The situation for the 20 million people at risk of famine in South Sudan, Somalia, Yemen and Nigeria remains dire, warned the U.N.’s chief humanitarian. “Twenty million people remain at risk, and 10 million more could join them without sufficient funding and improved access,” U.N. humanitarian coordinator Stephen O’Brien warned.
Food aid for millions of Ethiopians will run out by the end of June, according to the United Nations. The Ethiopian government appears to be playing down the crisis, for various reasons. But the UN says if nothing is done, the country’s food crisis could expand and destabilize a region with two neighboring countries already facing famine.
The world is witnessing a resurgence of cholera accompanying several hunger crises that threaten more than 20 million people in four countries. Some 100,000 people are estimated to be sick with the water-borne, often fatal bacterial disease in war-torn Yemen. Cholera outbreaks have also struck Nigeria, South Sudan and Somalia in the past year.
Health experts say the international community has turned a blind eye to widespread food insecurity in Haiti, where communities across nearly every region of the island are approaching risk of famine.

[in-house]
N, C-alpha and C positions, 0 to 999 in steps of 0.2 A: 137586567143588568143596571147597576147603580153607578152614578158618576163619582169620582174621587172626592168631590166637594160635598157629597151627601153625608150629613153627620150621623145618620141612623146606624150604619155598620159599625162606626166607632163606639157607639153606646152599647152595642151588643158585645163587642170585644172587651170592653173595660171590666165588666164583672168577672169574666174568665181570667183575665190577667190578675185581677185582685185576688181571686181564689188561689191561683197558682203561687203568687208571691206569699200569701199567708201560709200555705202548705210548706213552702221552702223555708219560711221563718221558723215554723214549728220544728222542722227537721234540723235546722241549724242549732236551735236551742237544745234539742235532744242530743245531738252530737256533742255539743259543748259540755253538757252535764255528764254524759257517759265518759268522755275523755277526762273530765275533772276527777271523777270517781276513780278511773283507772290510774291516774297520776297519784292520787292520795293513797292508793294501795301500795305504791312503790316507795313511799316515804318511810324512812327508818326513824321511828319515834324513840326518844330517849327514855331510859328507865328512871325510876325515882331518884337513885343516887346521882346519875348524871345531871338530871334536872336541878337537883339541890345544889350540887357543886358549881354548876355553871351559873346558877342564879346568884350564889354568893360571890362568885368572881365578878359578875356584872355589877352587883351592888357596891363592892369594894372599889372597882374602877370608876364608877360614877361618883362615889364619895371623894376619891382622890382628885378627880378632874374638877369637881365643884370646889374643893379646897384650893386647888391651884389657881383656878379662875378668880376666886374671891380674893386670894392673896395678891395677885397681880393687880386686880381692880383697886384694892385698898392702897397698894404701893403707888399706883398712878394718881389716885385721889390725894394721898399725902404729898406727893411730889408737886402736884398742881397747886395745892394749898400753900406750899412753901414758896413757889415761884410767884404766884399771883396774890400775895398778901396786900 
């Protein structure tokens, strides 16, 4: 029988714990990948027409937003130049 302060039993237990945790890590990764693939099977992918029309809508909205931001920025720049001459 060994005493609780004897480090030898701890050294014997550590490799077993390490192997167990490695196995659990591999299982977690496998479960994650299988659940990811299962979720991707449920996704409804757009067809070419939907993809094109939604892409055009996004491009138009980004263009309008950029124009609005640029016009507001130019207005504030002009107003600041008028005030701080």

The number of children fleeing violence and famine in South Sudan passed 1 million, two U.N. agencies announced today. Children make up more than 60 percent of the 1.8 million refugees from the world’s youngest country. Families face physical harm, psychological trauma, hunger – leaving an entire generation at risk of falling so far behind that they will never be able to catch up.
A budget deal struck by the U.S. Congress this week to prevent a government shutdown was viewed as a rebuke to proposed cuts by the Trump administration. Both political parties agreed to continue funding existing programs and went a step further by providing $990 million in additional funds for international famine relief.
There are now 1.4 million children facing acute malnutrition in Somalia, a 50 percent increase since the start of the year, according to UNICEF. The U.N. agency is concerned by what it calls the “triple threat of drought, disease and displacement” Somali children face.
The U.N. hosted a humanitarian pep rally in Geneva today, and raised $1.1 billion for Yemen. “Yemen today is experiencing a tragedy of immense proportions. Two years of conflict have devastated the lives of ordinary Yemenis,” U.N. Secretary-General Antonio Guterres said at the event. “We are witnessing the starving and the crippling of an entire generation. We must act now, to save lives.”
The famine in South Sudan, unlike those created by drought in other parts of East Africa, is man-made. Anywhere from 100,000 to nearly 300,000 people in the region are believed to be facing starvation due to an ongoing civil war. The conflict has forced them to flee their communities, leaving behind crops or livestock, to hide in areas lacking food, and sometimes even water.
The World Food Program is running out of money in northeastern Nigeria, leaving millions of people on the brink of famine there in one of the most threatening positions among the world’s various crises.